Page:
Professor Margaret Hellard AM is a Deputy Director at the Burnet Institute, Head of Hepatitis Services in the Infectious Diseases Unit at The Alfred Hospital and an Adjunct Professor of Infectious Diseases Epidemiology at Monash University and University of Melbourne.
Margaret’s principal research interests are in preventing the transmission and improving the management of blood borne viruses and sexually transmitted infections, with the ultimate aim to end the AIDS epidemic and eliminate viral hepatitis as a public health threat.
She has considerable experience in diseases surveillance, undertaking multidisciplinary community-based research and implementation science involving people who inject drugs (PWID), gay and bisexual men (GBM) and other vulnerable populations.
Professor Basil Donovan is the Head of the Sexual Health Program at the Kirby Institute. He is also a practising Sexual Health Physician at the Sydney Sexual Health Centre at Sydney Hospital, and a NHMRC Practitioner fellow. His research and policy interests include clinical and public health aspects of HIV and other STIs; and priority populations such as gay men, youth, sex workers, Aboriginal people, prisoners, and travellers.
Rebecca Guy is a Professor in Epidemiology at the Kirby Institute for infection and immunity in society, Faculty of Medicine, UNSW, and Head of the Surveillance Evaluation and Research Program. She has expertise in surveillance and evaluation of public health interventions related to HIV and sexually transmissible infections. Her research focuses on reducing the impact of HIV sexually transmissible infections (STIs) in vulnerable populations, including implementation and evaluation of point-of-care testing and prevention initiatives to reduce the transmission of HIV and STIs (including HPV) in a range of settings. Her research also focuses on optimising antibiotic treatment of STIs and using diagnostics to improve antibiotic stewardship.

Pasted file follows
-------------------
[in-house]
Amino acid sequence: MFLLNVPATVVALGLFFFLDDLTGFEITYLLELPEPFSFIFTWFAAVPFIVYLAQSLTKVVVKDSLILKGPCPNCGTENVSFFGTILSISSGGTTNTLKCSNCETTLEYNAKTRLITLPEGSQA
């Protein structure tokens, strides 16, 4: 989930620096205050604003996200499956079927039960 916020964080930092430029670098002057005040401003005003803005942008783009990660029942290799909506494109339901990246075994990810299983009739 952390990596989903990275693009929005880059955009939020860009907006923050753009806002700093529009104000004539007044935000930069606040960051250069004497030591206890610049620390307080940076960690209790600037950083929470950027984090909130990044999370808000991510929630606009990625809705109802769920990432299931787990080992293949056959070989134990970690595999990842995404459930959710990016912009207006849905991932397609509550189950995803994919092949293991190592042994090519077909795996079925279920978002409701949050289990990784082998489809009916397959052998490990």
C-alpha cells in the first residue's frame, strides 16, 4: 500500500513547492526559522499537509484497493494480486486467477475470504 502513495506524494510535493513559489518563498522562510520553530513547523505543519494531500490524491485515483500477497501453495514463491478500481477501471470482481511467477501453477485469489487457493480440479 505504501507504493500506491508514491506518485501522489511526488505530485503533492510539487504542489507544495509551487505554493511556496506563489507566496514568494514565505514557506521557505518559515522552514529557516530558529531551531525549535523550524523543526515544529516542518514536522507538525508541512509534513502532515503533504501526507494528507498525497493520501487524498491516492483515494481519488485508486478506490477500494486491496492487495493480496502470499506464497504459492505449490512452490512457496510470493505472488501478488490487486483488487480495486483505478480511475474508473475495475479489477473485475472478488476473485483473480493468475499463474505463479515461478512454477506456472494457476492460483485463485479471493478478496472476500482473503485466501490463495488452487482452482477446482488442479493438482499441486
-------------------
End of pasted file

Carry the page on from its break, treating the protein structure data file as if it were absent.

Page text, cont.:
Professor Stoove is Head of the Public Health Discipline and co-Head of the HIV Elimination Program at the Burnet Institute, and is a NHMRC Senior Research Fellow. His work focusses on understanding and responding to the health needs of populations at risk of sexually transmitted infections and blood borne viruses. In addition to his work in developing and maintaining disease surveillance systems he has helped lead large bio-behavioural prospective cohort studies, randomised controlled trails and program implementation studies in Australia and in low income settings. His research focuses on generating evidence for effective public health policy and practice
Mr Jason Asselin is an epidemiologist at the Burnet Institute. His role as ACCESS coordinator includes relationship management with new and existing sites and has an active role in the oversight of data extractions. Jason has experience in implementing and evaluating sexual health promotion programs in Australia and Canada and has collaborated on several behavioural and clinical surveillance projects. He takes a particular interest in risk and health seeking behaviour among gay and bisexual men with relation to HIV and other STIs. Jason is the Burnet Coordinator of ACCESS.
Dr Carter is a Lecturer in Sexual Health at the Kirby Institute, UNSW Sydney. Her work focuses on the social, cultural, and political issues related to sexual health, particularly for communities less well-represented in research. She is involved with studies in Australia, Canada, and the United States, and writes regularly for a variety of news outlets. She received her MPH and PhD at Simon Fraser University in Canada. Allison is the Kirby Coordinator of ACCESS.